Yoko Ono is pleased that her former rival Paul McCartney doesn't blame her for the Beatles' 1969 split. McCartney touched upon the pair's often-icy relationship during the Beatles' final days, and beyond, earlier this year in Q magazine -- and recently told Rolling Stone that it was George Harrison who convinced him to move on and not hold any grudges. Yoko, who is in charge of the John Lennon estate, and also McCartney's partner in the Beatles' company, Apple Corps., told The Associated Press, "I'm very thankful. I never felt too bad about Paul. He was my husband's partner and they did a great job and all that. They seemed to have a lot of fun, and I respected that."
There have been ups and downs in the pair's relationship over the years, with the last main hiccup coming earlier in the decade, when McCartney was pushing for his signature works in the Beatles' catalogue to be permanently credited "McCartney/Lennon" as opposed to the traditional "Lennon /McCartney" -- and made the change on his 2002 live set, Back In The U.S. According to insiders, McCartney was reacting to Yoko pulling his name off Lennon's 1969 Plastic Ono Band debut, "Give Peace A Chance" -- despite the fact he had no hand in its writing or recording. At the time, Ringo Starr told us that he was disappointed with McCartney's decision to reverse the songwriting credits: "I think that the way it was done was underhanded, just to change 'em. I mean, 'cause there are a couple of tracks with my name on it -- maybe I'll put that first."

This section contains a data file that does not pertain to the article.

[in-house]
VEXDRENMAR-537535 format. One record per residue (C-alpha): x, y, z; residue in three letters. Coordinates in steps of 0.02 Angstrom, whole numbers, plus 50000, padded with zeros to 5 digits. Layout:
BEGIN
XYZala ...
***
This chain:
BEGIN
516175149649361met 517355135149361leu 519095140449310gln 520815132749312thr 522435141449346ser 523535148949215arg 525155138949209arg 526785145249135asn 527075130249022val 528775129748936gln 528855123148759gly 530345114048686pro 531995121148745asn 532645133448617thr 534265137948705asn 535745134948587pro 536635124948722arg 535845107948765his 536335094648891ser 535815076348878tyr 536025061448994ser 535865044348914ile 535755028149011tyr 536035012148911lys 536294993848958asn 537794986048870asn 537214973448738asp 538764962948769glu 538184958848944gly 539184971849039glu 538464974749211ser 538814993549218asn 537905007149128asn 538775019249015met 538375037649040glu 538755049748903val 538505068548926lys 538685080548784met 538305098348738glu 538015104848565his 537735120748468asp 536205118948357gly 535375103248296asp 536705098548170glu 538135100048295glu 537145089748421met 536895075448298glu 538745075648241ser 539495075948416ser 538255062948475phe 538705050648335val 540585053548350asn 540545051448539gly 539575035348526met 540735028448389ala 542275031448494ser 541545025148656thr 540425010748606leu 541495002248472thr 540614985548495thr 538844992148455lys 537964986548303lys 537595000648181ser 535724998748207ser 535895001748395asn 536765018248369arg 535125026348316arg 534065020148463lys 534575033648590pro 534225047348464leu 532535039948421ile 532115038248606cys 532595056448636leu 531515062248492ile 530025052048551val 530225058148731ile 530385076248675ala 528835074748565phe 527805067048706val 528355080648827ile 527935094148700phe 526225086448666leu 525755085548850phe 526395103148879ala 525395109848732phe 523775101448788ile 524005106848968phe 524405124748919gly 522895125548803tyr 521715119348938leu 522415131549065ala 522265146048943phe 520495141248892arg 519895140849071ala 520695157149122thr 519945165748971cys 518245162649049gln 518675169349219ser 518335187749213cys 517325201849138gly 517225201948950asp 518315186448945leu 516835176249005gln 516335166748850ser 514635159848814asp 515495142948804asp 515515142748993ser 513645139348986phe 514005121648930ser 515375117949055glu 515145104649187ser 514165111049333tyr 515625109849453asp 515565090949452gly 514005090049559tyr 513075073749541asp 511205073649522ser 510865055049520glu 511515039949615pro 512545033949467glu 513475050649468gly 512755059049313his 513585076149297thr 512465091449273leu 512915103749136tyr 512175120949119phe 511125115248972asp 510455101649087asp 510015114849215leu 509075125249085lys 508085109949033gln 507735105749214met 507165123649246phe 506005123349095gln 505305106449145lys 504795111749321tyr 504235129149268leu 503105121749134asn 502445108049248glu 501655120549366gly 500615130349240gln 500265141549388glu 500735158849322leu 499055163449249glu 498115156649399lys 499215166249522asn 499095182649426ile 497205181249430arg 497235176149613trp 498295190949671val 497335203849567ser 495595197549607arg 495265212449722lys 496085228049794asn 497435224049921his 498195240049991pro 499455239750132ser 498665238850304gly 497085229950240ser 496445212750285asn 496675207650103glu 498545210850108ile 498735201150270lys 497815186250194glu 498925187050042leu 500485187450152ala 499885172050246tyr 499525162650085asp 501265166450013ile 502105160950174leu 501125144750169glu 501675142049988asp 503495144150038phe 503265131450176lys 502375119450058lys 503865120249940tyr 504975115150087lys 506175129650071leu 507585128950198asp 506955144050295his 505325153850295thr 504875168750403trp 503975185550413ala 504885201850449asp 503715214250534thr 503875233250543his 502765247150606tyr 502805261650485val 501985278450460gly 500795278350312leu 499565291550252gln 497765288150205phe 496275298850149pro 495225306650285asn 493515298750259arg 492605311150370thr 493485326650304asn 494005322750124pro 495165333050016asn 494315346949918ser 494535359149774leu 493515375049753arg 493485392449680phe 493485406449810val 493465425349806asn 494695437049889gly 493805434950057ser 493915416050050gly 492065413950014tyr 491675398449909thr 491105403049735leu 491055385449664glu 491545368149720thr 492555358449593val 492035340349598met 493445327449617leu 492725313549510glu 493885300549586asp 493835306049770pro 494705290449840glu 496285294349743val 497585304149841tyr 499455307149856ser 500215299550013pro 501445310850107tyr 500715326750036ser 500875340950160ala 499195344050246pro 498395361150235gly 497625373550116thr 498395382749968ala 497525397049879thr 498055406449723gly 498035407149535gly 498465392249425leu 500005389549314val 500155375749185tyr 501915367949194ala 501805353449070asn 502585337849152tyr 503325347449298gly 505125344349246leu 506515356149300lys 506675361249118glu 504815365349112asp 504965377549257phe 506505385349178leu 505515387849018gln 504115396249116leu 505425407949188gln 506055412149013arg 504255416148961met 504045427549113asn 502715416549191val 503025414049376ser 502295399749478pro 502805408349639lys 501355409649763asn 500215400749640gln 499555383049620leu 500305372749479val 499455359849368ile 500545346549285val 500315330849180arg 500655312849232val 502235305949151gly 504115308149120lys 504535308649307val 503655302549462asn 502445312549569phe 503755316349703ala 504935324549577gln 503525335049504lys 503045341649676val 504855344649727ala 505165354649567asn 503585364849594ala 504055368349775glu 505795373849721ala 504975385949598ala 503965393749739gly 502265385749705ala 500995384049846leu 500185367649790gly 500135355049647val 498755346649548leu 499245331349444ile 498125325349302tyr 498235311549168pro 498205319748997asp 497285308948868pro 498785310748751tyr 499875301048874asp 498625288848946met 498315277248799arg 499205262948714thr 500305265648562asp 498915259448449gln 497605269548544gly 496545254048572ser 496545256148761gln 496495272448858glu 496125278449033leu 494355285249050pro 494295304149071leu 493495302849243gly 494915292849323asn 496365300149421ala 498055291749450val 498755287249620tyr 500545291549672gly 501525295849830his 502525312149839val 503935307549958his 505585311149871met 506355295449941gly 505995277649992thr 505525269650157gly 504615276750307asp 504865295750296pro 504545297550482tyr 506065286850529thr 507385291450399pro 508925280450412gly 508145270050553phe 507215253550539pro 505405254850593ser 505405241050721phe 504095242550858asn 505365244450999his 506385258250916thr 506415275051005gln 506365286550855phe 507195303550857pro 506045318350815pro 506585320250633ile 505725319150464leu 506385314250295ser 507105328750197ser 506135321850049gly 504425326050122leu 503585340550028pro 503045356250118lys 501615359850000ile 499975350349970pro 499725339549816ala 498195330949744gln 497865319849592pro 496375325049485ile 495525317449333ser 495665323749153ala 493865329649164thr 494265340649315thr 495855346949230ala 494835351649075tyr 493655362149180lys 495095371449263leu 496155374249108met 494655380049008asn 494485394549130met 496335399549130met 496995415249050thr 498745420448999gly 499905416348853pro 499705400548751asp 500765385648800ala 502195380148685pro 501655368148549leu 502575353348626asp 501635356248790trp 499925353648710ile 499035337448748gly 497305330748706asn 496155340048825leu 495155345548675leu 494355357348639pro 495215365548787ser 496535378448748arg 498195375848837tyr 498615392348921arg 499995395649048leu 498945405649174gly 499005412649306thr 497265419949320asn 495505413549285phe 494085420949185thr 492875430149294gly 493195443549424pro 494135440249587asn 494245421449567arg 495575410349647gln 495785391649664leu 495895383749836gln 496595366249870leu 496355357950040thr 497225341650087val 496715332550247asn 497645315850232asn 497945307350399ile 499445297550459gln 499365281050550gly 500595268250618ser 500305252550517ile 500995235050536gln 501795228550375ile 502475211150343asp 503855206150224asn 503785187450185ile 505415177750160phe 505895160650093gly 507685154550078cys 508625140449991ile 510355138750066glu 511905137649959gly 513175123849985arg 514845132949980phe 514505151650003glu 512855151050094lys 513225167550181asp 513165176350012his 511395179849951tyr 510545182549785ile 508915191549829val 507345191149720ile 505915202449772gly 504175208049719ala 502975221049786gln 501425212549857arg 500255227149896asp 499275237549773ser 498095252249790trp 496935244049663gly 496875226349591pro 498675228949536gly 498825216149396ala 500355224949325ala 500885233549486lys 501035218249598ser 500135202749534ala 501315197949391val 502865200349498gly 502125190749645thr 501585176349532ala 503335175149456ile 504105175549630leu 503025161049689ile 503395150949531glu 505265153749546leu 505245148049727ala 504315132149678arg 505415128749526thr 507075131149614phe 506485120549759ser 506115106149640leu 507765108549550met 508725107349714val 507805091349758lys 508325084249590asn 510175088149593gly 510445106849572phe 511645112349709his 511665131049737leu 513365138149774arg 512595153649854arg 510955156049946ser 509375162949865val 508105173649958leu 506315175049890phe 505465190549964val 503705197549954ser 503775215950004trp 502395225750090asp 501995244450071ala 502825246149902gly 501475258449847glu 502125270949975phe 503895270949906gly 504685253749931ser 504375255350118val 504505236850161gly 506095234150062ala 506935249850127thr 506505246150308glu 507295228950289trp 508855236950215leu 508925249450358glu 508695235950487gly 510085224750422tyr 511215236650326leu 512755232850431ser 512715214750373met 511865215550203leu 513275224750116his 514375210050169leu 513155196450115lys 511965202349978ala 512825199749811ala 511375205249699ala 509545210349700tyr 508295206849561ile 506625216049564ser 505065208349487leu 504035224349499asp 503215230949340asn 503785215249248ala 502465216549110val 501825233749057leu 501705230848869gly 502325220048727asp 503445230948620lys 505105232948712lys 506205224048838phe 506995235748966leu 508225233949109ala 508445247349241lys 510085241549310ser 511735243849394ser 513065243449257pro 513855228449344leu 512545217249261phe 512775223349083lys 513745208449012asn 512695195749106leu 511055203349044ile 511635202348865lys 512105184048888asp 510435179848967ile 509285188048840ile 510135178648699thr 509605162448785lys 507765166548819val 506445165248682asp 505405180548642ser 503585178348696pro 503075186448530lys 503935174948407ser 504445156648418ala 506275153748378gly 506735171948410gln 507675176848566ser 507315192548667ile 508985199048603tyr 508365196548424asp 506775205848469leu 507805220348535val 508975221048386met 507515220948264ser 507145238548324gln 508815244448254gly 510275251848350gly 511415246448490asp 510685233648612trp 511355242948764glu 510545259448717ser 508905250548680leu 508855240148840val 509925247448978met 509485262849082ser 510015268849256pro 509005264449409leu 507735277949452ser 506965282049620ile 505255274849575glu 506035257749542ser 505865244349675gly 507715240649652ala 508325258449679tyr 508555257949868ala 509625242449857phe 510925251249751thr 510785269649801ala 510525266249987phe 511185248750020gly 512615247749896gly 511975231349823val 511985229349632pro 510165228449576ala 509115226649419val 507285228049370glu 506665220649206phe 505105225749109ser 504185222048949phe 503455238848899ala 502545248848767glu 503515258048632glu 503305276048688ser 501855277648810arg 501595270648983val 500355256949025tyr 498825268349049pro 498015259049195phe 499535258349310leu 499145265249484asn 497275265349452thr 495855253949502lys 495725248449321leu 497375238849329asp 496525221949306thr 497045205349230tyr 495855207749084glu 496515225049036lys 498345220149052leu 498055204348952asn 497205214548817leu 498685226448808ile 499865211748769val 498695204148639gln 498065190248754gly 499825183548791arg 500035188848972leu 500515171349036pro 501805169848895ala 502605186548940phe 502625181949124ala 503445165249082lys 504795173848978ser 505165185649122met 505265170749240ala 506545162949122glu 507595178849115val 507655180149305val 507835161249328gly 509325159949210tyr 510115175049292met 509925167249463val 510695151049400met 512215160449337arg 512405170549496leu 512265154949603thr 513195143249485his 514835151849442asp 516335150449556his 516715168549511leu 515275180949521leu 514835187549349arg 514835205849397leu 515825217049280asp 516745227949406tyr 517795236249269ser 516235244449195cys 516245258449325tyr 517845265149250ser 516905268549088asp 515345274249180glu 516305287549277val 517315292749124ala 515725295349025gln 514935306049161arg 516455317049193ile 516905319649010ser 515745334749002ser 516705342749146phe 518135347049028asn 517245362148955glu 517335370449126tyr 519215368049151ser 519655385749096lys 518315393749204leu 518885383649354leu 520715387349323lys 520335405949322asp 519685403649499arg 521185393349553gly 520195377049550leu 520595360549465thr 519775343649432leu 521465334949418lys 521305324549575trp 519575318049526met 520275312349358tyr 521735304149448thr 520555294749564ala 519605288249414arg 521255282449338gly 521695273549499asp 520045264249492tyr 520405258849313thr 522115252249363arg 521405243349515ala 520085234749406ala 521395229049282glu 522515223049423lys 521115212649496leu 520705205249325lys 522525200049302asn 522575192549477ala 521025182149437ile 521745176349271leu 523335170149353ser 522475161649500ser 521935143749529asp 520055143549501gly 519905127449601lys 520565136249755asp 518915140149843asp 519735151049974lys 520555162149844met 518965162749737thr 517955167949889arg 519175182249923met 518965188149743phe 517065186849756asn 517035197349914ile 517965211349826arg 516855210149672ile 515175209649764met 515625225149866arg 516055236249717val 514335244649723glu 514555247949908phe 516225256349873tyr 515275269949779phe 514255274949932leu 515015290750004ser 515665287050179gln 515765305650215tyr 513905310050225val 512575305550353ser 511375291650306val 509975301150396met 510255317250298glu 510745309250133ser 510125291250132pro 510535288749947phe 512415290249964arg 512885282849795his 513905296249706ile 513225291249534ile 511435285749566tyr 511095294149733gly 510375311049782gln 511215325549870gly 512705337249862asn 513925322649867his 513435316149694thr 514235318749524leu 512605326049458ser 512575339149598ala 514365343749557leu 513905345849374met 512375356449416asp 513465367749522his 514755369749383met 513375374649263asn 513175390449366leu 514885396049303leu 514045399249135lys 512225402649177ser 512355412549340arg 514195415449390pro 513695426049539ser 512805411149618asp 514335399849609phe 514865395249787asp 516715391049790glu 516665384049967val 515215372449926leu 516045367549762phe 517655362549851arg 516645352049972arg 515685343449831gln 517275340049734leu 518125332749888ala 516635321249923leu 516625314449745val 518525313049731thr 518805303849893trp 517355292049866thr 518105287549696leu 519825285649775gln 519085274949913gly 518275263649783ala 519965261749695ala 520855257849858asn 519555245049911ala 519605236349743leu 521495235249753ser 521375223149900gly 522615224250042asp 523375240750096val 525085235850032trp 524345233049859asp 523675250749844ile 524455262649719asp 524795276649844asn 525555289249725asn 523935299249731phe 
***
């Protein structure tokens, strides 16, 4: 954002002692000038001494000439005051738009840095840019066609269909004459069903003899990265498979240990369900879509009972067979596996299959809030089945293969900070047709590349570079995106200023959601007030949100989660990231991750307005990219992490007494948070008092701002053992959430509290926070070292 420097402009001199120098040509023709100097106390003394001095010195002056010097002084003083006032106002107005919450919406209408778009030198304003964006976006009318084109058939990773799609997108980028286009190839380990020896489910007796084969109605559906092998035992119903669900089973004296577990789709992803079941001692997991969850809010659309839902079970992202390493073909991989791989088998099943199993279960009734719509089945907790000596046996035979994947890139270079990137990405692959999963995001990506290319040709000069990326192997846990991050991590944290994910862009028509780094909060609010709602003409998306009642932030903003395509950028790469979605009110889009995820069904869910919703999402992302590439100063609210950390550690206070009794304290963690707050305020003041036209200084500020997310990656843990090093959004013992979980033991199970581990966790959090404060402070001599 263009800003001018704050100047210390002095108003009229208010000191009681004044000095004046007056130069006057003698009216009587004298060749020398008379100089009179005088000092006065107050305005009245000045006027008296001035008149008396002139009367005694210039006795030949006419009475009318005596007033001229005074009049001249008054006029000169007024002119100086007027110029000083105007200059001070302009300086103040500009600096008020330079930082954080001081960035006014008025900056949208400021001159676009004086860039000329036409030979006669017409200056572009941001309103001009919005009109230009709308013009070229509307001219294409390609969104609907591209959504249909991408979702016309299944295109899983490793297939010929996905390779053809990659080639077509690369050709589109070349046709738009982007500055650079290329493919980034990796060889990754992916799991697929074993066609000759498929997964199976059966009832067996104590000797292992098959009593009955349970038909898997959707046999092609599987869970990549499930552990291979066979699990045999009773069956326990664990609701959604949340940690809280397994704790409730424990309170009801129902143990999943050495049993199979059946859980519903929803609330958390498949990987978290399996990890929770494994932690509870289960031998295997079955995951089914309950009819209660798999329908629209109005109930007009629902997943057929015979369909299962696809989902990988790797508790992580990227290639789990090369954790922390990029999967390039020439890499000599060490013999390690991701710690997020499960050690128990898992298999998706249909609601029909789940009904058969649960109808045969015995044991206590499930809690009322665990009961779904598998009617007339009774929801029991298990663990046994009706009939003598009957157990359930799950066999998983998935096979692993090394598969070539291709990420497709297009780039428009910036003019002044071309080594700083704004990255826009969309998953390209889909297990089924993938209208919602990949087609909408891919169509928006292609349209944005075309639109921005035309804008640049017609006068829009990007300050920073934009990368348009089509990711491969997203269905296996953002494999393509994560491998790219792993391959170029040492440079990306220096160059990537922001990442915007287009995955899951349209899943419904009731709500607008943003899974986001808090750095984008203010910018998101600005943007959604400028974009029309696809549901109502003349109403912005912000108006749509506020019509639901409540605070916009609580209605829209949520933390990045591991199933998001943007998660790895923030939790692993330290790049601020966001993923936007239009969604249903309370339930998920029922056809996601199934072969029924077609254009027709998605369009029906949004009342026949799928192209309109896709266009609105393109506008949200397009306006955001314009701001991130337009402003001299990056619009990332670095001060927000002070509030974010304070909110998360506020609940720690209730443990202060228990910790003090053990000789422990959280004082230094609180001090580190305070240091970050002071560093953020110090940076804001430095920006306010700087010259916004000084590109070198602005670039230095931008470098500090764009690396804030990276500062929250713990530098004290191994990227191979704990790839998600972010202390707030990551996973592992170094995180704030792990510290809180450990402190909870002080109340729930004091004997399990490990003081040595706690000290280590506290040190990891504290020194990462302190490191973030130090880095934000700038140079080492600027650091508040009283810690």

Despite the tension between McCartney and Yoko over the years, in his recent book, titled McCartney, author Christopher Sanford uncovered a first-hand source that alleges that in 1966, prior to hooking up with Lennon, Yoko and McCartney were actually romantically linked. Sanford's unnamed source places himself at McCartney's London townhouse throughout the duration of a social call by Yoko.
Sanford says that judging from McCartney's taste in women alone, it's not too far fetched to believe that the affair took place: "He was known for his attraction to women who were not necessarily, shall we say, traditionally good looking. And we have the source I mentioned, who says that (Paul and Yoko) displayed notable affection for each other. They went up the stairs, and he was seen hugging and squeezing her as she left later that afternoon."